- Second, benzodiazepines cause
memory loss (see section on side effects). A person may take several pills and
later in the day forget how many they took and take more.
- Third, benzodiazepines tend to make the person feel like they aren’t intoxicated when they are. Much like someone who is drunk, they may not realize how intoxicated they are. They end up taking more benzodiazepines to get high when they are already highly intoxicated. Each of these situations put them at high risk for overdose.
Consider these statistics about overdose, benzodiazepines and opioids:
- “Of the 22,134 deaths relating to prescription drug overdose in 2010, 16,652 (75%) involved opioid analgesics (also called opioid pain relievers or prescription painkillers), and 6,497 (30%) involved benzodiazepines.”2
- “In a Norwegian study, benzodiazepine users were more than seven times as likely to have at least 12 prescriptions for opioids than non-benzodiazepine users.”3
- “Benzodiazepines make frequent appearances as co-intoxicants in opioid-related deaths.”
- “In 2006, about half of all U.S. opioid related deaths involved more than one type of drug with benzodiazepines mentioned most frequently, being involved in 17% of the deaths.”
- “Benzodiazepine related unintentional deaths have also been increasing steadily since 1999, and are responsible for more unintentional drug overdose deaths in the United States then either cocaine or heroin.”4
- “Unintentional drug overdoses deaths are the second leading cause of all unintentional deaths in the U.S., after motor vehicle related deaths.”
From the official Suboxone website:
“SUBOXONE Sublingual Film can cause serious life-threatening breathing problems, overdose and death, particularly when taken by the intravenous (IV) route in combination with benzodiazepines or other medications that act on the nervous system (ie, sedatives, tranquilizers, or alcohol). It is extremely dangerous to take nonprescribed benzodiazepines or other medications that act on the nervous system while taking SUBOXONE Sublingual Film.”5
In addition to the risk of overdose, benzodiazepines are extremely addictive. When taken on a daily basis, even a non-opioid user will become physically dependent on benzodiazepines. Someone who is already an addict has an increased risk of addiction to other substances.
Why Are Benzodiazepines so Addictive?
- Releases dopamine
- Addicts are more likely to become addicted to other substances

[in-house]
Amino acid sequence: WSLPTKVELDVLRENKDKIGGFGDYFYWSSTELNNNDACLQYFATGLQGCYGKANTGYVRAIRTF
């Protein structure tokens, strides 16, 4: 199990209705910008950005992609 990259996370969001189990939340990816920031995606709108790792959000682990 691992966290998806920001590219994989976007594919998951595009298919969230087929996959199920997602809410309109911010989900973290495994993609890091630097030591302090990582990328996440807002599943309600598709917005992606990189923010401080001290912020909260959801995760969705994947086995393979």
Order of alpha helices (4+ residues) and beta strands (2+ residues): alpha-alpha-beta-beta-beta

- Rebound effect
- Serious withdrawal symptoms which can be fatal
Benzodiazepines are highly addictive for a number of reasons.
- First, benzodiazepines cause the brain to release large amounts of dopamine. Dopamine is a chemical in the brain that makes a person feel good. It is part of the body’s natural reward system. They make a person feel relaxed, calm and euphoric. Addicts will seek the euphoric high that benzodiazepines can cause.
- Second, someone who is already an addict is more likely to become addicted to another substance. It is called substitution when an addict replaces one drug with another. Addicts who no longer have access to their drug of choice will sometimes substitute another drug. Addicts are addicts because they want to get high, whether it is to escape their feelings, self-medicate for mental health problems, to cope with problems or for other reasons. Addicts on Suboxone or methadone can no longer get the same effect from opiates due to the blocking effects of Suboxone and methadone. They tend to seek out other drugs to get the same effect that they once got from opiates. Benzodiazepines are one drug that Suboxone and methadone clients tend to substitute for opiates. Users claim the combination of Suboxone or methadone and benzodiazepines is similar to a heroin high.
- Third, a person taking benzodiazepines can develop tolerance to the drug rather quickly. Tolerance means you need to take more and more of the drug to get the same effects. Addicts who are taking the drug to get high will quickly find that a few pills that got them high in the beginning will no longer work. Soon, they need to take 5 pills and then 10 pills and so on. I have had clients who were taking as many as 50 to 60 pills a day. The more pills you take, the greater the risk of overdose.
- Fourth, benzodiazepines have a rebound effect. A rebound effect means that after a person stops taking benzodiazepines, they have an increase in the problem they took benzodiazepines for in the first place. If you take benzodiazepines for anxiety, stopping them creates more anxiety than you had before taking them. If you took them for insomnia, the insomnia will be worse once you stop taking them.6 This is a temporary problem but an addict will continue use to avoid the rebound effect.